Posts in Self Exploration
Upstairs Downstairs (In Your Brain)

Daniel J. Siegel, M.D. and Tina Payne Bryson Ph.D. have written a book called The Whole-Brain Child. The book is aimed at parents, and provides them with “12 revolutionary strategies to nurture your child’s developing mind”.

The strategies are based on mindfulness techniques that engage the child’s thinking, instead of providing them with answers, shaming them for poor behaviour, or demanding that they obey.

The book uses a hand model to help explain the brain to a child. The thumb represents the primitive part of the brain that is found in the lower regions, and is the location of big feelings. The fingers are the upper part of the brain, the part used to think and plan, and are used to gently hug the big feelings. When the upper part of the brain is NOT engaged, we can think of this as flipping our lid – the fingers fly up, and the big feelings are exposed.

Here are the strategies.

1. Connect and Redirect: Surfing Emotional Waves

The brain is also divided into left and right hemispheres, with the right side of the brain being associated with feelings and being stuck, and the left side of the brain where language, logic, and a sense of movement are located. Connect with the right side of the brain (where feelings are) then redirect with the left side of the brain by doing some explaining. The first part of this is so important – if the child doesn’t feel understood, then no amount of logic will do.

2. Name It to Tame It: Telling Stories to Calm Big Emotions

When something happens, like a fall off a bike, draw out a story about it. Allow the child to make sense of what happened, and to tell how the problem was helped. Sometimes kids need to tell the story several times.

3. Engage, Don’t Enrage: Appealing to the Upstairs Brain

Threats and demands may engage the downstairs brain (where BIG FEELINGS and more primitive functions take place). Engaging the upstairs brain (where thinking, imagining, and planning take place) allows the child to be a part of the solution.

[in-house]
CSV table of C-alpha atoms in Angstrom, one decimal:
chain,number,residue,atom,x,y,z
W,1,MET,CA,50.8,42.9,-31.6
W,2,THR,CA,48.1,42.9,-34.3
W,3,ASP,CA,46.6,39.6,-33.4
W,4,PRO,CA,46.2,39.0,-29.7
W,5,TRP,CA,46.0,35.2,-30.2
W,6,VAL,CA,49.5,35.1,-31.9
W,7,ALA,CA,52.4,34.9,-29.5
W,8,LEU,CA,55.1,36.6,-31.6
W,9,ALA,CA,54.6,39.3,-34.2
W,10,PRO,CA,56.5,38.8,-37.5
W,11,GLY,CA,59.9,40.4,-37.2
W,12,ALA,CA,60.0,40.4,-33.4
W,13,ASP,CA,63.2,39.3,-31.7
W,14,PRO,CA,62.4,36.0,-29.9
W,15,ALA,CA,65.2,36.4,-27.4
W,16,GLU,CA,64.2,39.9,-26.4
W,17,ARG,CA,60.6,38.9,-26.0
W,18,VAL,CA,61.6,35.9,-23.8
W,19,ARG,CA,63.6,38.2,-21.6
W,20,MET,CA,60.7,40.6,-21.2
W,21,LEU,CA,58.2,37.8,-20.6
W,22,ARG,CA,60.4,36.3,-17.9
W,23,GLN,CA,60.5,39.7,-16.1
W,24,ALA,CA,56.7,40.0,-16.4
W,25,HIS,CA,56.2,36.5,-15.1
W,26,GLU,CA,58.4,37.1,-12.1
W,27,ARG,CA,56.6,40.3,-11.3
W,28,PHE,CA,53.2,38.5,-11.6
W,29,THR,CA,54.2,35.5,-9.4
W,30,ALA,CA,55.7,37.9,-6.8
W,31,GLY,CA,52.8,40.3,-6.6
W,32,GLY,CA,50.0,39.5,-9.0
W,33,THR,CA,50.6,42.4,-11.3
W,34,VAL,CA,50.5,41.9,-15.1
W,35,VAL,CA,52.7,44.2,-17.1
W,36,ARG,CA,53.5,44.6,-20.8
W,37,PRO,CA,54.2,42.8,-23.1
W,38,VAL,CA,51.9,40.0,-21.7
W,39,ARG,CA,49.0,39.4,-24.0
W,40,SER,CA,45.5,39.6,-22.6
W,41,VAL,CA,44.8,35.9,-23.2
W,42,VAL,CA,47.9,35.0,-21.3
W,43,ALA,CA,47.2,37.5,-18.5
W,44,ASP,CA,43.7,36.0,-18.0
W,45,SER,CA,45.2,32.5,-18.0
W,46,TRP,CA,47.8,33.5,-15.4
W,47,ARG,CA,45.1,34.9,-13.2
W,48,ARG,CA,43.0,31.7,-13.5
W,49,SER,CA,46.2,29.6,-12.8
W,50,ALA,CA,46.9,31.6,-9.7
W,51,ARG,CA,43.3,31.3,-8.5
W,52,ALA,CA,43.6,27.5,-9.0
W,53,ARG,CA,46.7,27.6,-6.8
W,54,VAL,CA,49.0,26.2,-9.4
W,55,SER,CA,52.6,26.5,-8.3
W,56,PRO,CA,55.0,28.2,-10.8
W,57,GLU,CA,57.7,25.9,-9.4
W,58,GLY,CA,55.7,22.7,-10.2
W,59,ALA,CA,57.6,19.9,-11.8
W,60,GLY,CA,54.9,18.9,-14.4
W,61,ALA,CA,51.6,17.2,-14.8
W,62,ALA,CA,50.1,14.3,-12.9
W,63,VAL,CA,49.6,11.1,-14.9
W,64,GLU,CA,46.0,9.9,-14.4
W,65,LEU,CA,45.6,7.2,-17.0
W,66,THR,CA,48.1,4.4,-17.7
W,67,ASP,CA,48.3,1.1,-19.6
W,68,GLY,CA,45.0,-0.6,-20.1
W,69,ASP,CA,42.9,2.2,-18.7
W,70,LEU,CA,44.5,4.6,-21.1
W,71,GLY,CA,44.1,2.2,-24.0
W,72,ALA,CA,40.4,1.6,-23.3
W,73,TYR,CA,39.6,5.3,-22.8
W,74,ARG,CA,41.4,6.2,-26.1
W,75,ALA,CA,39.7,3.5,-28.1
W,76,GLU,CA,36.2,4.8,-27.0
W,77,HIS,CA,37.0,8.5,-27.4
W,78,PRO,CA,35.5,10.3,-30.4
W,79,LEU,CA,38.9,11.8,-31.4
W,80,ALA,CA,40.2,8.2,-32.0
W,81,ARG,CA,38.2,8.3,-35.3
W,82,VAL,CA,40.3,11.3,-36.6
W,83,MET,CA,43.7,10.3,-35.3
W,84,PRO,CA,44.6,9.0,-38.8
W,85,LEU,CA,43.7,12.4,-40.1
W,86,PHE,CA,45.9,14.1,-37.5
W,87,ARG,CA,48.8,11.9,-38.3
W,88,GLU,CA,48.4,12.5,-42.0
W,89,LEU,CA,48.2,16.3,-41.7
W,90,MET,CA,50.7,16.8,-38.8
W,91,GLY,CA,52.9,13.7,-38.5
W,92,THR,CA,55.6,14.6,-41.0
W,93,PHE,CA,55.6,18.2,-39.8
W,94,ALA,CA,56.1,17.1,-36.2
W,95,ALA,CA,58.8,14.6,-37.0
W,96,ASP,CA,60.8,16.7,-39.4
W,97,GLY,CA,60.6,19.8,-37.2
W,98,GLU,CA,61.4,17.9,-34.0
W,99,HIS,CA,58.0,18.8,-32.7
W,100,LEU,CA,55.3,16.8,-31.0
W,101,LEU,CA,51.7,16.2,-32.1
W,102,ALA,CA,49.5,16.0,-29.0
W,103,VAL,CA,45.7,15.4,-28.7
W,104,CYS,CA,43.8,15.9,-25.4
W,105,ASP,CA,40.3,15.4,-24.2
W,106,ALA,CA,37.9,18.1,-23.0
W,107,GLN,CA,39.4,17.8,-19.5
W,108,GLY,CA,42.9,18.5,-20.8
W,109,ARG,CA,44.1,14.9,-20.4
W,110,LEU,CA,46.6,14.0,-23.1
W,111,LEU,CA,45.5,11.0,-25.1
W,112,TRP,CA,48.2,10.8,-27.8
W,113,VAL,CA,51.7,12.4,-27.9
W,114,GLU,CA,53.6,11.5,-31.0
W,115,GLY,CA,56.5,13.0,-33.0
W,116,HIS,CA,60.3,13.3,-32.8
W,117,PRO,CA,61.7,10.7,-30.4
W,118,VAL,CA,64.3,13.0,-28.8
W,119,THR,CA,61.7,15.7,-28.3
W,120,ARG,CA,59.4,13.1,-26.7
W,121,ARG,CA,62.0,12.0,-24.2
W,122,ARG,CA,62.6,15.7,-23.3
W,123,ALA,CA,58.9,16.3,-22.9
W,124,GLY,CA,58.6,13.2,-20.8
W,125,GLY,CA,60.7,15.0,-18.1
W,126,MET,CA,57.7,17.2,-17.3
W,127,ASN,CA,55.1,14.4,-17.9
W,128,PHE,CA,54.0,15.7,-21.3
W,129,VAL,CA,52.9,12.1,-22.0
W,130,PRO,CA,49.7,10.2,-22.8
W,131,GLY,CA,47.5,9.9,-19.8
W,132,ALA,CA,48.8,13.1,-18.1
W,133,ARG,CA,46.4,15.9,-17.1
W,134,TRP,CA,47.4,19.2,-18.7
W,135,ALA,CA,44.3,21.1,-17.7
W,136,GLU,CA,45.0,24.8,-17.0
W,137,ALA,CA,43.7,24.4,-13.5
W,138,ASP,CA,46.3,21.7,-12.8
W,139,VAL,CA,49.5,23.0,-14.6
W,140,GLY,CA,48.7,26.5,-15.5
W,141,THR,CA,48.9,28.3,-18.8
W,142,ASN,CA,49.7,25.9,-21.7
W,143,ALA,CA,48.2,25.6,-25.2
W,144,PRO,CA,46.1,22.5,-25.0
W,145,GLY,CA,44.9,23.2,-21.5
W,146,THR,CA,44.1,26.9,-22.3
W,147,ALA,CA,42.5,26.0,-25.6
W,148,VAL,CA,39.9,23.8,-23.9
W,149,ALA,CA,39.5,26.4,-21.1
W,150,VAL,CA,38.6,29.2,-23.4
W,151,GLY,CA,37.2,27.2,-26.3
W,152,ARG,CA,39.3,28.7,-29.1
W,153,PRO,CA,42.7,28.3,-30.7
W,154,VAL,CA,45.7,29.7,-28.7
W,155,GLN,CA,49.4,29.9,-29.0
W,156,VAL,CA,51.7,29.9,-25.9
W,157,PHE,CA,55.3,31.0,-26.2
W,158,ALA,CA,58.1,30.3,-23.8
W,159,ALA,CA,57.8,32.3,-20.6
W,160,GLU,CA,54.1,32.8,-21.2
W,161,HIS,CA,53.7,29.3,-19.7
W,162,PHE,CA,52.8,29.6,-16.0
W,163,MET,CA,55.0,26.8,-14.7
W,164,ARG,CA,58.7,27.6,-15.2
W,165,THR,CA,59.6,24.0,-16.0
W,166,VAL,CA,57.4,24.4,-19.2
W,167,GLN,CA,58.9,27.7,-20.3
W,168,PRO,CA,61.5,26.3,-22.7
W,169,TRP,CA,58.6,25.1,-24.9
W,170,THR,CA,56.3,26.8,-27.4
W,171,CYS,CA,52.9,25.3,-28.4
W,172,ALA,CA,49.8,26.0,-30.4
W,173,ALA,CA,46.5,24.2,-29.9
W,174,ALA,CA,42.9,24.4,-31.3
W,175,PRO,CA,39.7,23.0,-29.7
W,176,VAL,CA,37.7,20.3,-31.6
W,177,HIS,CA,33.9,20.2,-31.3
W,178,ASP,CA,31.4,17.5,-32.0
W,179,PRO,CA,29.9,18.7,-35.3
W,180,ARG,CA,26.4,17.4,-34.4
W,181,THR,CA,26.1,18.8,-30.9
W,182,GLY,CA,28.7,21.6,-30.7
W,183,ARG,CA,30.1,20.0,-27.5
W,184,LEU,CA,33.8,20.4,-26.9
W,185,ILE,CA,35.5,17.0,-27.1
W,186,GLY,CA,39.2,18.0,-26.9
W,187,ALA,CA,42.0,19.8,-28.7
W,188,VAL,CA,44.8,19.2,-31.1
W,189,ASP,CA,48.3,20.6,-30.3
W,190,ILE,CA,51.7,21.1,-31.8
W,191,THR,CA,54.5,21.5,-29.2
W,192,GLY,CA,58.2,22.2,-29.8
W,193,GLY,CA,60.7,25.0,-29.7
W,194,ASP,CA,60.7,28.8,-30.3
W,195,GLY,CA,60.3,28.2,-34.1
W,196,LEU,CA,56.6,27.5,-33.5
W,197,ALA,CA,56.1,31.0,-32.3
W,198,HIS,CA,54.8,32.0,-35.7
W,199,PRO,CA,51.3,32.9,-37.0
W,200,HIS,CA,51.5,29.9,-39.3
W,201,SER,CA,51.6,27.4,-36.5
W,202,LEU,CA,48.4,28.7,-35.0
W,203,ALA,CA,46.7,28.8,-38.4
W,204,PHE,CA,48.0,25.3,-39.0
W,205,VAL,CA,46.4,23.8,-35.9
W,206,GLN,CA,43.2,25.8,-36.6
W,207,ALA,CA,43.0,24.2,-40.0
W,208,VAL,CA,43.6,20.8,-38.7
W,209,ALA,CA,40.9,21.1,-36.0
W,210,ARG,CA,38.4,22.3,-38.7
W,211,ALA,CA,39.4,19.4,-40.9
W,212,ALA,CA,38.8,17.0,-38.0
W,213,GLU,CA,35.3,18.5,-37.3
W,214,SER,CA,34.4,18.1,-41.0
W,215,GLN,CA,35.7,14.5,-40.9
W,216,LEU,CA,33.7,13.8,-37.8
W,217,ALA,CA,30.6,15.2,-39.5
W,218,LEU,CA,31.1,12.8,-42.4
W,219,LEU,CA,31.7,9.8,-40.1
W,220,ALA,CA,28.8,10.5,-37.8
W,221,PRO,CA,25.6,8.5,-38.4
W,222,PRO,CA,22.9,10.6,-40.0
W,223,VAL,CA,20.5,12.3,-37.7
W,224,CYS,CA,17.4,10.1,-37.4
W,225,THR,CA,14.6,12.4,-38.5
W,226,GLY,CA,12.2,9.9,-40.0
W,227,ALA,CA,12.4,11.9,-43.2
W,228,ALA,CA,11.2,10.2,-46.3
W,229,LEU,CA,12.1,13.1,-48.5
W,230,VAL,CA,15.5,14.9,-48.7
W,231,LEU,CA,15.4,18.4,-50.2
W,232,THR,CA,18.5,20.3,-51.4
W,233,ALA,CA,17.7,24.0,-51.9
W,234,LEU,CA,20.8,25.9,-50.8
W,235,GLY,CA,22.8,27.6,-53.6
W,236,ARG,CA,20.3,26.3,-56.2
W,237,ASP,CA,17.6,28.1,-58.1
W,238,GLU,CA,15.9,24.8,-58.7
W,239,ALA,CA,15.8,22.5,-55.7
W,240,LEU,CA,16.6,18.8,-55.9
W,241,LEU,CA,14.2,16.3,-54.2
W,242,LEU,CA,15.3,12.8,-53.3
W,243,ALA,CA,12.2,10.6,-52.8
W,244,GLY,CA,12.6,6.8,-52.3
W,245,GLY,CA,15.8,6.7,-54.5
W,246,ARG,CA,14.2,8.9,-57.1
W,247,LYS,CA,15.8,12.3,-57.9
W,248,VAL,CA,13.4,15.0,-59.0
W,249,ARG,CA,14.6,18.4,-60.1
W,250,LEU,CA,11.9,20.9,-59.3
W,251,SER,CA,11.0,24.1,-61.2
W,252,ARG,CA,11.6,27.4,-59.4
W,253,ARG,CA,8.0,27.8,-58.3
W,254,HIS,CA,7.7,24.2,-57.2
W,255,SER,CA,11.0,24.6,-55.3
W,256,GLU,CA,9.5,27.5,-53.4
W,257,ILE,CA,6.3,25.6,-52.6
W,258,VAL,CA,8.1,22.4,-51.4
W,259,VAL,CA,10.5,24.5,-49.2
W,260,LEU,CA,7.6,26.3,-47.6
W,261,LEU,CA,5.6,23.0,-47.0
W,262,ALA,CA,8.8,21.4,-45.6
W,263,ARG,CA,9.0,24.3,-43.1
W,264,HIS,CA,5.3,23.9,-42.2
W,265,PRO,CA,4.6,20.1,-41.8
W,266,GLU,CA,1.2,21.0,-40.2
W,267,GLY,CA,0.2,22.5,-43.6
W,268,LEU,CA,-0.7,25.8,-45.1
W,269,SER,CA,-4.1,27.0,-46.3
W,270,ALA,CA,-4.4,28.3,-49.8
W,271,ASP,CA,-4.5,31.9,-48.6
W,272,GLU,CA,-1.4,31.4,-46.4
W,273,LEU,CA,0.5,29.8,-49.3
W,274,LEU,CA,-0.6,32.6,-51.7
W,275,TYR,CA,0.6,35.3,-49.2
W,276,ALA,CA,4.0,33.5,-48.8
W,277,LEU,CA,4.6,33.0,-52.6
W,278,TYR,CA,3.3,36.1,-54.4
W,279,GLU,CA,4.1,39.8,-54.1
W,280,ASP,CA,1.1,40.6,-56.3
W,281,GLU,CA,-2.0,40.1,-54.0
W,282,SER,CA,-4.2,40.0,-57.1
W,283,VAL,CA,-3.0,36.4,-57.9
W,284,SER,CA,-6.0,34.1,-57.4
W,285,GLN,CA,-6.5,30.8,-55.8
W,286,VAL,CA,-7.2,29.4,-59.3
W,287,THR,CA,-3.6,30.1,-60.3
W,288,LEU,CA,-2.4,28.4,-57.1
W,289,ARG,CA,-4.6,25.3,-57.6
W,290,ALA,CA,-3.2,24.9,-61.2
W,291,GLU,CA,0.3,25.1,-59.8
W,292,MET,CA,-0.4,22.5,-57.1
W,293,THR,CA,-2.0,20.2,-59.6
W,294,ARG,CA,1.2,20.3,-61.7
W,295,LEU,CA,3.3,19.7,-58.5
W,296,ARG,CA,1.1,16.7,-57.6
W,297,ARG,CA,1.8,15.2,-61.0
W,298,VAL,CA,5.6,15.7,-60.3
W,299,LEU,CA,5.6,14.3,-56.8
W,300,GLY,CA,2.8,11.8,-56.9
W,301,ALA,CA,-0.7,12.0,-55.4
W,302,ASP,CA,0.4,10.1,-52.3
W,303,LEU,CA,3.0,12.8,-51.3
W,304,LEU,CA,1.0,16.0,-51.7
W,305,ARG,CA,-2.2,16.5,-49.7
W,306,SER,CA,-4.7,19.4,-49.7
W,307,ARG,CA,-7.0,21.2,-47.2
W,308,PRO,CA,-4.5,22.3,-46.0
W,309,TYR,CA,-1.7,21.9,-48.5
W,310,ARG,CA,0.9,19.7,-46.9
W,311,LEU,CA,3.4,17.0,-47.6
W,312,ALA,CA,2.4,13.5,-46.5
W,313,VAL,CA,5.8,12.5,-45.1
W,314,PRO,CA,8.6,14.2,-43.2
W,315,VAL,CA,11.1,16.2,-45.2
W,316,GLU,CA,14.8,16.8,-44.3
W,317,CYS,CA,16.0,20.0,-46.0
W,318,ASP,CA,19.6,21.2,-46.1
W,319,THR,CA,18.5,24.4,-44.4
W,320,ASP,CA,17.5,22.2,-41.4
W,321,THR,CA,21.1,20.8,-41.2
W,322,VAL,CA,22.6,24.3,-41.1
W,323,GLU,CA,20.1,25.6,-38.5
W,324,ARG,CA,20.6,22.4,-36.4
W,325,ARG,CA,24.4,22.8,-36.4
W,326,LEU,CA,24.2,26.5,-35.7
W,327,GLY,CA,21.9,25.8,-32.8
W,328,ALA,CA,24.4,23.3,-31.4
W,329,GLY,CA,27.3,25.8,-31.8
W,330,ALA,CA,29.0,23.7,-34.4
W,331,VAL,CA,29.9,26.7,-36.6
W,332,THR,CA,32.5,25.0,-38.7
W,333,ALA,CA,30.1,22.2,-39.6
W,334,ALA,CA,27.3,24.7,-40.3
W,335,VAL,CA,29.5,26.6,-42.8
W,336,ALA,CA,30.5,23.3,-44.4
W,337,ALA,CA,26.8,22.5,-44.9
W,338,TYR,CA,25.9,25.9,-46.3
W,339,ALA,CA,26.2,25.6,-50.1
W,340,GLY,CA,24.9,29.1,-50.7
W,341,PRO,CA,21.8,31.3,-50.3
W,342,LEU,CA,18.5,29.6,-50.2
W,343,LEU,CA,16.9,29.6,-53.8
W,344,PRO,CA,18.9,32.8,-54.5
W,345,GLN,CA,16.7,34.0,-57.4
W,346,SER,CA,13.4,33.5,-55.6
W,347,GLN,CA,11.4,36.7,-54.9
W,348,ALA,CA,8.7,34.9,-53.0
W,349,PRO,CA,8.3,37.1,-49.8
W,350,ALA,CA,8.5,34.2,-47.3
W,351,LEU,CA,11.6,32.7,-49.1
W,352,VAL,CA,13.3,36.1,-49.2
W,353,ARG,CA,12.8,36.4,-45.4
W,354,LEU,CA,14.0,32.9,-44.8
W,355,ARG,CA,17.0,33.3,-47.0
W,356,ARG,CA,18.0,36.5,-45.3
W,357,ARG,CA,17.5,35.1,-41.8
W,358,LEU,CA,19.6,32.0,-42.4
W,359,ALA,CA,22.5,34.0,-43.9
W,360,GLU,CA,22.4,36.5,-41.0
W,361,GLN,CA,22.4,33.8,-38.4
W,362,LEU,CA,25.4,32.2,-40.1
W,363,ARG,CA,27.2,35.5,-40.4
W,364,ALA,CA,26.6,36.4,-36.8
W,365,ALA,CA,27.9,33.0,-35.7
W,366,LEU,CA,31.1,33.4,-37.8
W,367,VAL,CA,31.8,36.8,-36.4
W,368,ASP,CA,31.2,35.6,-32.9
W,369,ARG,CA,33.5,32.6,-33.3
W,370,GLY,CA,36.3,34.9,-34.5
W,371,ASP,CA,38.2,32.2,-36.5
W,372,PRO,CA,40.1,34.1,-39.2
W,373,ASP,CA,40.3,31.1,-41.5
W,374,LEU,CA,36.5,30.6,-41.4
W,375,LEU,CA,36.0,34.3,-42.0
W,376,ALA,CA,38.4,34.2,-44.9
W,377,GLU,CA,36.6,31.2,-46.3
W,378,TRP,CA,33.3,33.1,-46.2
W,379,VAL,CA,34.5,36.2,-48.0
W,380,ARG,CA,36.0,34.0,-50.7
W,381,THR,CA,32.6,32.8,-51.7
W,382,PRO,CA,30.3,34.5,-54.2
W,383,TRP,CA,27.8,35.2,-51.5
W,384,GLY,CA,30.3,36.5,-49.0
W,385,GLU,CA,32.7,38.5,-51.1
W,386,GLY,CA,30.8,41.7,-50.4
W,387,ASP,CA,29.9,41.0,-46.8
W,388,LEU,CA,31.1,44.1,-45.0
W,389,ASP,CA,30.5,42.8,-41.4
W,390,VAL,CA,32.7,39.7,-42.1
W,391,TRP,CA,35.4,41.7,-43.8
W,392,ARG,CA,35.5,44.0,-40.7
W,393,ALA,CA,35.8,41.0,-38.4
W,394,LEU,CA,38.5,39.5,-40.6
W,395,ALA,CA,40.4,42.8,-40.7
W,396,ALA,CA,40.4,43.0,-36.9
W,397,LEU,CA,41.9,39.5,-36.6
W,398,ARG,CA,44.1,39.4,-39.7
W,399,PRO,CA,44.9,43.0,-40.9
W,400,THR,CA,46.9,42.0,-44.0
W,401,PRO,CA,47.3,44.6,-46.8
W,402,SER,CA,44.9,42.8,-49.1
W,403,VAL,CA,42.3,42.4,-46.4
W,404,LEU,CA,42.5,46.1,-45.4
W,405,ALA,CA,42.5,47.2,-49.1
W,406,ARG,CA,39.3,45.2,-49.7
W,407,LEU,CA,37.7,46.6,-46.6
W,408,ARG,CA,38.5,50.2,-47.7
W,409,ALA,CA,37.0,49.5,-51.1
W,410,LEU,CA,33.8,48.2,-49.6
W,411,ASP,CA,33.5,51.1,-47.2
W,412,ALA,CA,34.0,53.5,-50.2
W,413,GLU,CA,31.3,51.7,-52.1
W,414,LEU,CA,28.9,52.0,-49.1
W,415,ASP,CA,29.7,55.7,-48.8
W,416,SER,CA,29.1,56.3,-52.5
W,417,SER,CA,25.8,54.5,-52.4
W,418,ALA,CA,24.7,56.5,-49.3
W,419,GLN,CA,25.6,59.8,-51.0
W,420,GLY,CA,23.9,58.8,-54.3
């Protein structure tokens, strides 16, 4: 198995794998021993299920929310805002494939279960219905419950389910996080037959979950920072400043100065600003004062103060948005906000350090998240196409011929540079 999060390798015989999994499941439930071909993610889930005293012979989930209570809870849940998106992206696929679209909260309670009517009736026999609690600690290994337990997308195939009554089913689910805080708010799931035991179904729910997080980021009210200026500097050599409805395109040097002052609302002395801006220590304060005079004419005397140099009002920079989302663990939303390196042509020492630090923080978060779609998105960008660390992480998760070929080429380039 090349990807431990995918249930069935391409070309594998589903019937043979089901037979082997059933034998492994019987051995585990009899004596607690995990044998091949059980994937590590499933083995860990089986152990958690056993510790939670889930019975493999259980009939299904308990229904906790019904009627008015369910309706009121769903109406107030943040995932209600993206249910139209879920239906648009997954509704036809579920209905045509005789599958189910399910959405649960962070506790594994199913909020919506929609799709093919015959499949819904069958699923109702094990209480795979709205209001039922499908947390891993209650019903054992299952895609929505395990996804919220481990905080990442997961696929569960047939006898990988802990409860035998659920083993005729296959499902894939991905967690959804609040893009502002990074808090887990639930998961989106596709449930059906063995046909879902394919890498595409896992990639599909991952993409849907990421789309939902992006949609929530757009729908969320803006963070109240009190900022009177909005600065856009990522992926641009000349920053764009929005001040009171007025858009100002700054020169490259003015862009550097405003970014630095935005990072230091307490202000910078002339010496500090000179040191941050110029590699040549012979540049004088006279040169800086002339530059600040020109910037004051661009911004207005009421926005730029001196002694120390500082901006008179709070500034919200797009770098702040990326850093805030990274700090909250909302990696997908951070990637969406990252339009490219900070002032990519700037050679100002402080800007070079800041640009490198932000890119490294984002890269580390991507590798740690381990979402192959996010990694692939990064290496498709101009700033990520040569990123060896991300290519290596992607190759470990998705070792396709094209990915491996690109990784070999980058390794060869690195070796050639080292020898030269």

4. Use It or Lose It: Exercising the Upstairs Brain

Let kids make decisions! It’s so tempting (and much quicker) to make decisions for them, but allowing them to decide on various actions will engage their upstairs brain. Give them tools like counting to ten, or breathing into the belly so that they can get in touch with their upstairs brain instead of letting their big feelings make the decision. Explore feelings with what/when/where/how questions. Encourage journaling when they’re old enough to write. Invite empathy when they’re faced with others’ emotions….”What do you think she’s feeling right now?” Offer hypothetical situations. Kids love to use their imaginations and we can tap into that by making up “What If” stories.

5. Move It or Lose It: Moving the Body to Avoid Losing the Mind

Movement helps kids get in touch with their upstairs brain. Invite your child (when they are feeling calm) to smile for a minute to see if they feel different. Get them to try taking a slow, deep breath to notice its effects. Do jumping jacks to shift the energy of the moment (this can be a useful tactic when children are irritated).

6. Use the Remote of the Mind: Replaying Moments

While letting children review events through story-telling, allow them to use a “remote” to pause, replay, or fast forward to certain parts. The idea behind this is to allow implicit memories (those that affect our feelings, but that we may not remember consciously) to become explicit awareness. The use of the remote allows the child to control the story at their own pace.

7. Remember to Remember: Making Recollection a Part of Your Family’s Daily Life

Remembering gives us a chance to integrate implicit memories (those we may not consciously remember) and explicit memories (those we remember on a conscious level). Practicing remembering is a good way to increase a child’s skill in this area. Remembering important events is valuable, as well as allowing kids to be descriptive of everyday occurrences. As children get older we can ask more detailed or nuanced questions to invite reflection.

8. Let the Clouds of Emotion Roll By: Teaching that Feelings Come and Go

While we may feel like rushing our kids through unhappy emotions, it’s important to let them fully experience them. We can allow them to talk about their feelings, and acknowledge that they may feel different later. Using phrases like “sometimes” and “right now” can help them understand that things will shift. When things are calm, pointing to things that change, like clouds moving across the sky, or leaves travelling down a stream, can be a useful tool for teaching kids about feelings.